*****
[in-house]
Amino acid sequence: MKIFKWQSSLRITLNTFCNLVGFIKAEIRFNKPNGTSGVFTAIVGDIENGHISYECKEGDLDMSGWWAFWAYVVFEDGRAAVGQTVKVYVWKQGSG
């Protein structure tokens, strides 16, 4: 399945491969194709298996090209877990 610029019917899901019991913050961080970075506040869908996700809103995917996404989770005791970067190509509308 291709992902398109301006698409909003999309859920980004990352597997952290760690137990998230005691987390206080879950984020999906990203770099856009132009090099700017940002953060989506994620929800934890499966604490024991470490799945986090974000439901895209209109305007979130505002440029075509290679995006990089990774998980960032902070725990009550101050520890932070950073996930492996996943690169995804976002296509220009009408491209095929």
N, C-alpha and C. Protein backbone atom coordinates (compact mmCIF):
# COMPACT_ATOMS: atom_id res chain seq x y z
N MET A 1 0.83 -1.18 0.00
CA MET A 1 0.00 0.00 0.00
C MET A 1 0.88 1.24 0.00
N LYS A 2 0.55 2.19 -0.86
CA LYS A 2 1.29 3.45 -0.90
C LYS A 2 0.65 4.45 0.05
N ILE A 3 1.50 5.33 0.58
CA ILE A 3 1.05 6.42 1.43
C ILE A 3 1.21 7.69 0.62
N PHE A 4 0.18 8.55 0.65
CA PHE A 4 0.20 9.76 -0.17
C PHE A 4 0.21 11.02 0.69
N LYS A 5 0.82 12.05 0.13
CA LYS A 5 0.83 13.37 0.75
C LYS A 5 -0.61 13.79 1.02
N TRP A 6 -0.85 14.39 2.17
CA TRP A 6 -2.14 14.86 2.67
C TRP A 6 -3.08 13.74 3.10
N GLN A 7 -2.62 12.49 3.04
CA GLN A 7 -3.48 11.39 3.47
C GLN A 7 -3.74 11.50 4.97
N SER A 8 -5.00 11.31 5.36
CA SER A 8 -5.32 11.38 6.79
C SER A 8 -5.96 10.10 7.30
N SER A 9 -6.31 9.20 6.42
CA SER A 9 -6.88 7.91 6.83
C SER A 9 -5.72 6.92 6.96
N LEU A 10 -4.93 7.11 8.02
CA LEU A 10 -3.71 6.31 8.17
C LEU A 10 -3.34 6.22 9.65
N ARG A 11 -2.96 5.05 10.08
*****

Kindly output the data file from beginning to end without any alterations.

[in-house]
Amino acid sequence: MKIFKWQSSLRITLNTFCNLVGFIKAEIRFNKPNGTSGVFTAIVGDIENGHISYECKEGDLDMSGWWAFWAYVVFEDGRAAVGQTVKVYVWKQGSG
């Protein structure tokens, strides 16, 4: 399945491969194709298996090209877990 610029019917899901019991913050961080970075506040869908996700809103995917996404989770005791970067190509509308 291709992902398109301006698409909003999309859920980004990352597997952290760690137990998230005691987390206080879950984020999906990203770099856009132009090099700017940002953060989506994620929800934890499966604490024991470490799945986090974000439901895209209109305007979130505002440029075509290679995006990089990774998980960032902070725990009550101050520890932070950073996930492996996943690169995804976002296509220009009408491209095929």
N, C-alpha and C. Protein backbone atom coordinates (compact mmCIF):
# COMPACT_ATOMS: atom_id res chain seq x y z
N MET A 1 0.83 -1.18 0.00
CA MET A 1 0.00 0.00 0.00
C MET A 1 0.88 1.24 0.00
N LYS A 2 0.55 2.19 -0.86
CA LYS A 2 1.29 3.45 -0.90
C LYS A 2 0.65 4.45 0.05
N ILE A 3 1.50 5.33 0.58
CA ILE A 3 1.05 6.42 1.43
C ILE A 3 1.21 7.69 0.62
N PHE A 4 0.18 8.55 0.65
CA PHE A 4 0.20 9.76 -0.17
C PHE A 4 0.21 11.02 0.69
N LYS A 5 0.82 12.05 0.13
CA LYS A 5 0.83 13.37 0.75
C LYS A 5 -0.61 13.79 1.02
N TRP A 6 -0.85 14.39 2.17
CA TRP A 6 -2.14 14.86 2.67
C TRP A 6 -3.08 13.74 3.10
N GLN A 7 -2.62 12.49 3.04
CA GLN A 7 -3.48 11.39 3.47
C GLN A 7 -3.74 11.50 4.97
N SER A 8 -5.00 11.31 5.36
CA SER A 8 -5.32 11.38 6.79
C SER A 8 -5.96 10.10 7.30
N SER A 9 -6.31 9.20 6.42
CA SER A 9 -6.88 7.91 6.83
C SER A 9 -5.72 6.92 6.96
N LEU A 10 -4.93 7.11 8.02
CA LEU A 10 -3.71 6.31 8.17
C LEU A 10 -3.34 6.22 9.65
N ARG A 11 -2.96 5.05 10.08